Roni Mazumdar, owner of three Manhattan restaurants, recognizes that even if people are "forced" to return to work by the cancelation of federal benefits, social distancing restrictions mandated by local governments still prevent the same amount of economic activity from taking place and consumer spending is invariably reduced on the year due to fears associated with the coronavirus.

"For us to take that away but for me not be able to offer the job, how does that work?" he said. "I cannot give enough hours to my employees for them to sustain themselves, but neither is there enough of a customer base."

"That's the irony of it all," he added.

Amazon Calls Itself Small Business Pal With Bezos Set to Testify - Washington Post

Posted: 21 Jul 2020 05:53 AM PDT

Small- and medium-sized U.S.-based sellers averaged more than $160,000 in product sales on Amazon in the year ended May 31, up from about $100,000 during the prior period, the company said in a report released Tuesday. These merchants sold 3.4 billion products during the period, up from 2.7 billion a year earlier.

A periodic disclosure detailing Amazon's small-business offerings from seller support to cloud-computing software, the report didn't offer specific explanations for U.S. merchants' rapid sales gains. But a spokesman said sellers continue to broaden their product offerings and take advantage of tools Amazon built to help reach customers. Amazon, like many online retailers, also was inundated with orders earlier this year from people sheltering at home as the coronavirus pandemic spread.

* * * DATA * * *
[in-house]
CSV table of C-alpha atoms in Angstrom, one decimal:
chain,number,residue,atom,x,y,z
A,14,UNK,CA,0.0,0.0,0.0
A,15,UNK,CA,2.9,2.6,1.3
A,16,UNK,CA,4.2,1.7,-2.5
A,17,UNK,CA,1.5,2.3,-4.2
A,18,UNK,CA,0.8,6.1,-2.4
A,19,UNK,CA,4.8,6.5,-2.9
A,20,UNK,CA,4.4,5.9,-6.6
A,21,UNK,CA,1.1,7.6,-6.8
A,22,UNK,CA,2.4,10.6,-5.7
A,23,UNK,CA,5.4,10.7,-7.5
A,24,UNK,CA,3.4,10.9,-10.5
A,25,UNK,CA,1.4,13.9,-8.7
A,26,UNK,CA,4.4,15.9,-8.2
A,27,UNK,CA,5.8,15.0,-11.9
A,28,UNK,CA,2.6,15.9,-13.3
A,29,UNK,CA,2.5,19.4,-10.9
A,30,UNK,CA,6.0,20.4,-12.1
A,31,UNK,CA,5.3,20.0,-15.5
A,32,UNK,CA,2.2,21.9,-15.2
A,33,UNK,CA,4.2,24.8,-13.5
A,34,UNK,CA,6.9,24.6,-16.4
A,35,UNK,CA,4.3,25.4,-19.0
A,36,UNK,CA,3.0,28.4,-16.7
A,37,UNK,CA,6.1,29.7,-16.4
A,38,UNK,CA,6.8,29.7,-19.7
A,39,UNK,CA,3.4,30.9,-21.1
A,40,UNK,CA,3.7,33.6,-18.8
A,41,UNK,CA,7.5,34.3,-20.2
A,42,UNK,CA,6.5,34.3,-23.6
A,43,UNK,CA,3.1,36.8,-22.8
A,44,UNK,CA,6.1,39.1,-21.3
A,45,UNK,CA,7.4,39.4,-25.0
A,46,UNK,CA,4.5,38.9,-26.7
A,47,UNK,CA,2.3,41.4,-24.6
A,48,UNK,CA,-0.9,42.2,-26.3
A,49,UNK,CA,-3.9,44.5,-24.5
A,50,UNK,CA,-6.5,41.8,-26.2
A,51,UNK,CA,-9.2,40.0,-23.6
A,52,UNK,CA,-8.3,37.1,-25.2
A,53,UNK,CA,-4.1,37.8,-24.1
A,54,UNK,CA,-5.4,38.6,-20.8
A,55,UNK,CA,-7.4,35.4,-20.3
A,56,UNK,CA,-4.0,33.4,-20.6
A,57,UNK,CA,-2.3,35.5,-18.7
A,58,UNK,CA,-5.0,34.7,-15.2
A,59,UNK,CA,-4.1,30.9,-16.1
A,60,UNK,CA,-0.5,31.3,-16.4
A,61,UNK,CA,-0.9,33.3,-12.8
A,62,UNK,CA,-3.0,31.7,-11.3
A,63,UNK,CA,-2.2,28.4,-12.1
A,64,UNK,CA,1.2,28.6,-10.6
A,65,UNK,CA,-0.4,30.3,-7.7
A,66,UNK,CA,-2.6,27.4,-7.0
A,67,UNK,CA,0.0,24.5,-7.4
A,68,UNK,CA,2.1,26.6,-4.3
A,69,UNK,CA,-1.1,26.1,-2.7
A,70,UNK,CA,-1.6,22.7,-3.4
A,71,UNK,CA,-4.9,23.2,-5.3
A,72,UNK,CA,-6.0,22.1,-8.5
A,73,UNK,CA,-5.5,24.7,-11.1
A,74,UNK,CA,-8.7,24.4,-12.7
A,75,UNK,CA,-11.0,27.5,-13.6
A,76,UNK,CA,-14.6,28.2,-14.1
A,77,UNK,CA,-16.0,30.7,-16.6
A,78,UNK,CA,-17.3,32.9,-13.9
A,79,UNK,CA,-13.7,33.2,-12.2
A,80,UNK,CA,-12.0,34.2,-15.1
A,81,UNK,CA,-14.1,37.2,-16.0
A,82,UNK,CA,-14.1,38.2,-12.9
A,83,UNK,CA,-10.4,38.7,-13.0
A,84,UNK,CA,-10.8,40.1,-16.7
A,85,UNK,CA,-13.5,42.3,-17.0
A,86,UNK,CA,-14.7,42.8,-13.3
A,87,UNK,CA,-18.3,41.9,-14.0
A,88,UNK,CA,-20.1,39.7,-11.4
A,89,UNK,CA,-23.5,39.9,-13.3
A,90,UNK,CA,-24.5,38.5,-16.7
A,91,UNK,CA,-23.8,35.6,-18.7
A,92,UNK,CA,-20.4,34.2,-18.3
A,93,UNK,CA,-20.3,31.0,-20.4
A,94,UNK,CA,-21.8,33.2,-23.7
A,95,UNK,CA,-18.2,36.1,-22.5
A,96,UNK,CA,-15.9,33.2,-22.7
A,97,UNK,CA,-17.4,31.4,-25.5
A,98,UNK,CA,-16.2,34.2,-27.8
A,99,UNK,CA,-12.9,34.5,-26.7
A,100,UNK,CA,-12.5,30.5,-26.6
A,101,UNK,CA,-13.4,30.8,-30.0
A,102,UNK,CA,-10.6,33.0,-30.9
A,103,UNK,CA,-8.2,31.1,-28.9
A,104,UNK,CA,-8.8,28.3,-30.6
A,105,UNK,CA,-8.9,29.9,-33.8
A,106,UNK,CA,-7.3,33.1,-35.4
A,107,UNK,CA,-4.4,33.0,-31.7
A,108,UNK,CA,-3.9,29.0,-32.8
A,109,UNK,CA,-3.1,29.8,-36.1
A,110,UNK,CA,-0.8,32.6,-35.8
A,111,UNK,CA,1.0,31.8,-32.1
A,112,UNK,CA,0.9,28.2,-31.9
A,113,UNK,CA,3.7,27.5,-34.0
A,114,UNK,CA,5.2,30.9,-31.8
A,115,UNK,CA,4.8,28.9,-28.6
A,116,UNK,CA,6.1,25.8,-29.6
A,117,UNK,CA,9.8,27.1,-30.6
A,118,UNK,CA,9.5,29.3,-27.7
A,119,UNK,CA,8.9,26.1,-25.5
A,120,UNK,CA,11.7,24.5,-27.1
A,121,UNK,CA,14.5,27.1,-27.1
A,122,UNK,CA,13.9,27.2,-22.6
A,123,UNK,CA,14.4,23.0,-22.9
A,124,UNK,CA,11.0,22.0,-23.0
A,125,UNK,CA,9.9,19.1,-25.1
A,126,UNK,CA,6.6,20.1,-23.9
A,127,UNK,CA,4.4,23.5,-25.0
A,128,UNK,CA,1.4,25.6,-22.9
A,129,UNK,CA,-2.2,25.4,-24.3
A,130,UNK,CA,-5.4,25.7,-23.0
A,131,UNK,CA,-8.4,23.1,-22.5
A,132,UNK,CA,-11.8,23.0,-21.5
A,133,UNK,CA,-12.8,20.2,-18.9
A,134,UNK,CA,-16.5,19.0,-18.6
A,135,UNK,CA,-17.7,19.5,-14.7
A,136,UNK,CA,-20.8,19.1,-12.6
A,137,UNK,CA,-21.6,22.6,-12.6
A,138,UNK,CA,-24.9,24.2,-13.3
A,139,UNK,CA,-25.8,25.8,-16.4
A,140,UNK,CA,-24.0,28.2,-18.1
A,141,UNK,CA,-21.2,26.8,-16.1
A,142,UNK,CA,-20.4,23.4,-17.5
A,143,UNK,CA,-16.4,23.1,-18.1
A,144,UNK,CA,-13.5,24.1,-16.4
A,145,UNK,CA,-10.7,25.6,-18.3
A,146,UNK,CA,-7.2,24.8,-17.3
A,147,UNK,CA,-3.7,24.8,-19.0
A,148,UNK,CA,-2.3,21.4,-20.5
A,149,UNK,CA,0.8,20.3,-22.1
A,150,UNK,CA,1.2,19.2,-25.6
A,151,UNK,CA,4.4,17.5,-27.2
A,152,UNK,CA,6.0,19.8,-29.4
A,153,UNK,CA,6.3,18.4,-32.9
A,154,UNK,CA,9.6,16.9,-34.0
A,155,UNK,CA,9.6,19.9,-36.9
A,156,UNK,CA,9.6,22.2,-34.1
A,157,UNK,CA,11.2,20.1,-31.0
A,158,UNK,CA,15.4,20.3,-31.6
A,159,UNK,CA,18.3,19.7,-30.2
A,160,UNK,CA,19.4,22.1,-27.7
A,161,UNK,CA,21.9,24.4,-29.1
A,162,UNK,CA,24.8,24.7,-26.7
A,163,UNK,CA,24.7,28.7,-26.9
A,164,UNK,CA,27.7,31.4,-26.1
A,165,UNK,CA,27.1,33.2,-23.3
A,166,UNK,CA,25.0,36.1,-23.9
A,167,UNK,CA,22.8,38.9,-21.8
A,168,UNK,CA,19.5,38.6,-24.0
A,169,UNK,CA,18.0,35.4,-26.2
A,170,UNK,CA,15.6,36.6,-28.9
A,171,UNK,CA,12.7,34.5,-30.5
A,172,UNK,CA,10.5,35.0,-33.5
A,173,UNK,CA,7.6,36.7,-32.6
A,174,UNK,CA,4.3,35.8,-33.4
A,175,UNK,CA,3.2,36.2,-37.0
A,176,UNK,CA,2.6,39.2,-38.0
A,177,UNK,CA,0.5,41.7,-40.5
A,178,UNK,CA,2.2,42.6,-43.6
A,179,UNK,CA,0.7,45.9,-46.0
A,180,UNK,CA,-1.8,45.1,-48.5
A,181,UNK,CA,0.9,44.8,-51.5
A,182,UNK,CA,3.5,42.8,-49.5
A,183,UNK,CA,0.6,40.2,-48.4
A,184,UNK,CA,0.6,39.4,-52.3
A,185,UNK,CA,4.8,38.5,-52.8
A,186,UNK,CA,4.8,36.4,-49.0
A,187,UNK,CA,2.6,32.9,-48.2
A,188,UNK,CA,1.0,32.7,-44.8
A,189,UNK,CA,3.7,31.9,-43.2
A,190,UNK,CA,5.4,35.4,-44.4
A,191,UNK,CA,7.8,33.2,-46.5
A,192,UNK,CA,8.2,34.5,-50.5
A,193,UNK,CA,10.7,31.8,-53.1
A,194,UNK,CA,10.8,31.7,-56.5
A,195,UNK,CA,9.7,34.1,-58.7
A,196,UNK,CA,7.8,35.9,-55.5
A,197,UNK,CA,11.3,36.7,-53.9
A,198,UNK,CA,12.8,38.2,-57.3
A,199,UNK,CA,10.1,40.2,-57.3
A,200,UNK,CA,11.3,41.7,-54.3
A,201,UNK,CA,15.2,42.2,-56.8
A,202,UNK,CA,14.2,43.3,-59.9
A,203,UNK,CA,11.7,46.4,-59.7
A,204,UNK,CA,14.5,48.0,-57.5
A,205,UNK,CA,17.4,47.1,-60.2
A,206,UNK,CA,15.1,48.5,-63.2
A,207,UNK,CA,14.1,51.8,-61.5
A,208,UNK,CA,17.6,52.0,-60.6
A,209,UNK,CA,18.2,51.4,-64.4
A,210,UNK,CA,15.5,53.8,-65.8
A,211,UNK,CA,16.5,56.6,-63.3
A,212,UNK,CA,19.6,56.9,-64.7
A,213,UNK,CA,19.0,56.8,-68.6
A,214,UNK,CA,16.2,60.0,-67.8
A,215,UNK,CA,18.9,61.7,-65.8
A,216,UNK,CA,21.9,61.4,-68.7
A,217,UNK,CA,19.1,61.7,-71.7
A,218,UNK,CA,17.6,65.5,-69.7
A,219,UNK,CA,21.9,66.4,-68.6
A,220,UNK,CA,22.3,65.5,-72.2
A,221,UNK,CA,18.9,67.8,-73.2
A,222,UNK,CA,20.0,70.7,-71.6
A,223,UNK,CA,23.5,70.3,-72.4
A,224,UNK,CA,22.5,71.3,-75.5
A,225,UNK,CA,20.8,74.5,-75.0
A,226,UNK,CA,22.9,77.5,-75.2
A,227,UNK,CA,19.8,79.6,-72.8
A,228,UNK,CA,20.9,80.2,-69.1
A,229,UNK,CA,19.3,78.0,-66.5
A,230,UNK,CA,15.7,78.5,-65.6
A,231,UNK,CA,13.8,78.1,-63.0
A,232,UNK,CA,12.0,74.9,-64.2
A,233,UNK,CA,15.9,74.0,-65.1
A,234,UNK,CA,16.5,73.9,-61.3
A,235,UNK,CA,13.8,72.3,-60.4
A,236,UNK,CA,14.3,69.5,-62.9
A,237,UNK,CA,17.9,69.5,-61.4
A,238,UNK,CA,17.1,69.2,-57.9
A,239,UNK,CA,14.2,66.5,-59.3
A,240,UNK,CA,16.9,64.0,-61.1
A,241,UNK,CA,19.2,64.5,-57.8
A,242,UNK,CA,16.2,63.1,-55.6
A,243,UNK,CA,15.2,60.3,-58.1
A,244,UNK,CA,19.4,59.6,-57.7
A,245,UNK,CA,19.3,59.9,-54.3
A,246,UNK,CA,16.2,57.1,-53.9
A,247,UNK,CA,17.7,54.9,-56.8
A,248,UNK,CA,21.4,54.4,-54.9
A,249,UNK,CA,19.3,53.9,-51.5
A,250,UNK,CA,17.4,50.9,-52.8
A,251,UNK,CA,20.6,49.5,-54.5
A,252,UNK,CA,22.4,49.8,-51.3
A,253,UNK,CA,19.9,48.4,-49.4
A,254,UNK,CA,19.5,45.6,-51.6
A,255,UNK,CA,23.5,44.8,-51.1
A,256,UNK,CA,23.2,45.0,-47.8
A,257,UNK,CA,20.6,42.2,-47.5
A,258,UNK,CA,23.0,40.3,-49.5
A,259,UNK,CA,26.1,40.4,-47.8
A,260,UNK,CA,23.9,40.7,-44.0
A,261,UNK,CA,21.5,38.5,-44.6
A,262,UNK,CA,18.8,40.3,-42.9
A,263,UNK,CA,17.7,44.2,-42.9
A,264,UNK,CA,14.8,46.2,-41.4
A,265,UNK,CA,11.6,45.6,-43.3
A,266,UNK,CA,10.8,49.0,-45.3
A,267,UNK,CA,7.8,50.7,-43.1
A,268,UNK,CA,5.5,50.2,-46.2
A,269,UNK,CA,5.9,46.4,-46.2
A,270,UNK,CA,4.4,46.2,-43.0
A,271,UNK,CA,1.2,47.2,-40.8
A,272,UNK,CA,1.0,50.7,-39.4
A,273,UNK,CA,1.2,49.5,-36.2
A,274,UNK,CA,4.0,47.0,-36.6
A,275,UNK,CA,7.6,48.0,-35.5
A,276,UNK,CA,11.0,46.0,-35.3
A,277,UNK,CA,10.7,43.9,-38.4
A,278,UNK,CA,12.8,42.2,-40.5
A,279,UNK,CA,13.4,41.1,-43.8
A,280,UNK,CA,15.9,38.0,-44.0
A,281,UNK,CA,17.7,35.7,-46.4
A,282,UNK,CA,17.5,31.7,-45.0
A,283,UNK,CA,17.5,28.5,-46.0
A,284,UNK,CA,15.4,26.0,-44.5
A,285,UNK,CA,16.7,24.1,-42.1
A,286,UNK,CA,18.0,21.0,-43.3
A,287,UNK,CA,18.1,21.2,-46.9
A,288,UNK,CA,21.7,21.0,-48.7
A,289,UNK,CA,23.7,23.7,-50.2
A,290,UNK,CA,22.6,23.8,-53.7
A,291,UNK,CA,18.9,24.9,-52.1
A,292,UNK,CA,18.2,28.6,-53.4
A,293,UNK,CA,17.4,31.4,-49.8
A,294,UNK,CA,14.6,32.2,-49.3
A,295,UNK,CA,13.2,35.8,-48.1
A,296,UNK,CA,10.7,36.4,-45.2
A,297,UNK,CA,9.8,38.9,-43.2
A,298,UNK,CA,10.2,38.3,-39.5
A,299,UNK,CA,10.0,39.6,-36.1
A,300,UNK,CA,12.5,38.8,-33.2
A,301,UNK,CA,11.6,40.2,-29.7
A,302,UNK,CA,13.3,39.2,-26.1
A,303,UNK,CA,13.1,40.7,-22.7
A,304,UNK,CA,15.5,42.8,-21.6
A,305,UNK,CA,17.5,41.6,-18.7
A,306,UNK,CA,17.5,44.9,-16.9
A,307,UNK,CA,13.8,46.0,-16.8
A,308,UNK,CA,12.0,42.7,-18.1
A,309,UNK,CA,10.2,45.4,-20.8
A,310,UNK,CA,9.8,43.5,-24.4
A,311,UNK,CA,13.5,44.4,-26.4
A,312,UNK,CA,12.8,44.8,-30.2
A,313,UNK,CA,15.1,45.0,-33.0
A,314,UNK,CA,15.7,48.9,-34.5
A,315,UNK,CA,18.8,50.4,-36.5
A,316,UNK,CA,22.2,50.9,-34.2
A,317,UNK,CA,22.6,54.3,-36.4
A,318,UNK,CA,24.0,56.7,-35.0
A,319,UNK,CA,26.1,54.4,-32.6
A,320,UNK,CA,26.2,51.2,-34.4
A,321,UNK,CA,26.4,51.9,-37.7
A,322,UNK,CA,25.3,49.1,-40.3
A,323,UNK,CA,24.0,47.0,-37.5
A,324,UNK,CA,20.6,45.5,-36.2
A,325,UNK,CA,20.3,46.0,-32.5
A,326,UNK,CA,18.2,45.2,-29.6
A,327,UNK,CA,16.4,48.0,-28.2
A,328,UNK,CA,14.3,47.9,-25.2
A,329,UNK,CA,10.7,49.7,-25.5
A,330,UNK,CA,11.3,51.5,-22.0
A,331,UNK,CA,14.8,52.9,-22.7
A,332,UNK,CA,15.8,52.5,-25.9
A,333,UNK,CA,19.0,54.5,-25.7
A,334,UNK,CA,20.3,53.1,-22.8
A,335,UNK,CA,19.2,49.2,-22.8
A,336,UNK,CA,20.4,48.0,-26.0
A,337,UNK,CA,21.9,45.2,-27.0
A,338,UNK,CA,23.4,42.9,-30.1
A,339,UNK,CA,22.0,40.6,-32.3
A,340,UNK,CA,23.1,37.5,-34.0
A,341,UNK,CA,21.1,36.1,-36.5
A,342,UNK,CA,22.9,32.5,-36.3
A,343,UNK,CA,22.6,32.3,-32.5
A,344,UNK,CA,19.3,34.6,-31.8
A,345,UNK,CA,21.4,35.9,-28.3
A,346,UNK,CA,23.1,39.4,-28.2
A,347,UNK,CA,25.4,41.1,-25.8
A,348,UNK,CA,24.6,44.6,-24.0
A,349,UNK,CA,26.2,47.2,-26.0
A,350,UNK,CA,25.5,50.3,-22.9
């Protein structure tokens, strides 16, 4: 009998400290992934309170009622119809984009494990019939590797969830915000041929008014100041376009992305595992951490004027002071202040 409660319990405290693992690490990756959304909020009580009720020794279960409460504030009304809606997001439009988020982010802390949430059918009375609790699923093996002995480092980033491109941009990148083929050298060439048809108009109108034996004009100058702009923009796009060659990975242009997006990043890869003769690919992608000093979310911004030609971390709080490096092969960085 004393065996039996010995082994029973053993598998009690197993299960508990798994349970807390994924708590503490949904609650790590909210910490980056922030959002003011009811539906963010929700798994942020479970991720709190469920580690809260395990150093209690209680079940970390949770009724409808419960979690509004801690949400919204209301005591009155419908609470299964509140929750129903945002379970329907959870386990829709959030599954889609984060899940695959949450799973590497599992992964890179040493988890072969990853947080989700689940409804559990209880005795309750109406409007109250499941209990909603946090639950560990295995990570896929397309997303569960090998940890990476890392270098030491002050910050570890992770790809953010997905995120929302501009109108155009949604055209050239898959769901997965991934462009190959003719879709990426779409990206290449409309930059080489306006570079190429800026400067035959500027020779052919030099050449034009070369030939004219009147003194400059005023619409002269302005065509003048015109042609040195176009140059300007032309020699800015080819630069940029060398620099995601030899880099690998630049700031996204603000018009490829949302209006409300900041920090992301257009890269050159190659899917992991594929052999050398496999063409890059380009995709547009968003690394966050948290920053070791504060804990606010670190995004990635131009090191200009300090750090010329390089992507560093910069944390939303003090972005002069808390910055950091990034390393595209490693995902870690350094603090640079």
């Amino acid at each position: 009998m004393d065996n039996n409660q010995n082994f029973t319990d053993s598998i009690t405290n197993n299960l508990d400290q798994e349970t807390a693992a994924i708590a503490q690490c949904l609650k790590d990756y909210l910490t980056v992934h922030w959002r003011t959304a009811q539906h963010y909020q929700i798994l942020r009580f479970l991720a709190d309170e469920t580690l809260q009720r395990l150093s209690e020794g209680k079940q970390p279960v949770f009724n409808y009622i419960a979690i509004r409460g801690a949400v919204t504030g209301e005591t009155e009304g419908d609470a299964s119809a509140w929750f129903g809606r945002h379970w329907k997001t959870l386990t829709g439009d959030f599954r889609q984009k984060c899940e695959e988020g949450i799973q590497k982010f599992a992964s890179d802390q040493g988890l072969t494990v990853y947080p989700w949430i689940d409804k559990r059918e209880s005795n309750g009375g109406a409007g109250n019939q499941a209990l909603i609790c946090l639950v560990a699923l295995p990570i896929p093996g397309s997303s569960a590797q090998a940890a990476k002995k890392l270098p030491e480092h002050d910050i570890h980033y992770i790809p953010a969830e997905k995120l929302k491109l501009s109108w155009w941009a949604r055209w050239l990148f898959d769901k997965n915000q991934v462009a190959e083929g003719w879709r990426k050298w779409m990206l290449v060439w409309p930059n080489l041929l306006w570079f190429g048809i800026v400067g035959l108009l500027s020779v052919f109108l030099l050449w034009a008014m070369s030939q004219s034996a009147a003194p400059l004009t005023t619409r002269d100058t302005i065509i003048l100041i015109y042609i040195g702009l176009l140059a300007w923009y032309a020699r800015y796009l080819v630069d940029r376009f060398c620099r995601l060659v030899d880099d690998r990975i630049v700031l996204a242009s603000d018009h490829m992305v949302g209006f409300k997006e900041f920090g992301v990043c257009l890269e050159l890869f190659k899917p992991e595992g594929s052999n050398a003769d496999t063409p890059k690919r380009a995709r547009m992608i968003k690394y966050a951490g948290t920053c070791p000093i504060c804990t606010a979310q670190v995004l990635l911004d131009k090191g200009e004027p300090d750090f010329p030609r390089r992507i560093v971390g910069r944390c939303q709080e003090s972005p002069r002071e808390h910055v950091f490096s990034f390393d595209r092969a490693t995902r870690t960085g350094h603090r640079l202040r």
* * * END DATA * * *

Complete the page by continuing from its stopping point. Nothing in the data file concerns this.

Amazon's positioning as a friend of small business may help blunt criticism that the company abuses its market power. Bezos last year used his closely watched letter to shareholders to highlight the success of third-party sellers. And on Tuesday, global consumer chief Jeff Wilke talked up Amazon's support for small businesses. "Our success depends on their success," he said.

But critics say Amazon has used its trove of data on merchants to identify best-sellers and then gin up copycat products. The company says use of data from individual sellers isn't allowed, but the Wall Street Journal reported earlier this year that Amazon teams found a way around the prohibition. Some merchants also say Amazon uses its clout as the world's largest e-commerce company to charge ever-rising fees to list and advertise on the site.

In addition to the scrutiny from Congress, Amazon faces probes by the U.S. Federal Trade Commission, the European Commission and the state of California, which are all said to be examining the digital marketplace.

©2020 Bloomberg L.P.

GOP Will Back More Stimulus Checks and Small-Business Loans, McConnell Says - Washington Post

Posted: 21 Jul 2020 08:35 AM PDT

"The American economy needs another shot of adrenaline," McConnell said, also noting that infections are "climbing in hot spots around the country."

The White House and Congress have only a few weeks to come up with another stimulus before lawmakers take a scheduled August break and the $2.9 trillion in economic relief passed earlier this year begins to dry up.

Mnuchin and House Speaker Nancy Pelosi, the two key parties in the talks, both said they aim to wrap up negotiations by the end of next week. It's an ambitious goal given that Democrats and Republicans remain far apart on how big the package should be and there are differences within the GOP over what to include.

President Donald Trump, who met Monday with McConnell and House GOP leader Kevin McCarthy, wants a payroll tax holiday included in the plan. But that's gotten a cool reception from Senate Republicans. The White House also has balked at including money to distribute an eventual vaccine and funding to help states with testing and tracing, both of which have support in Congress.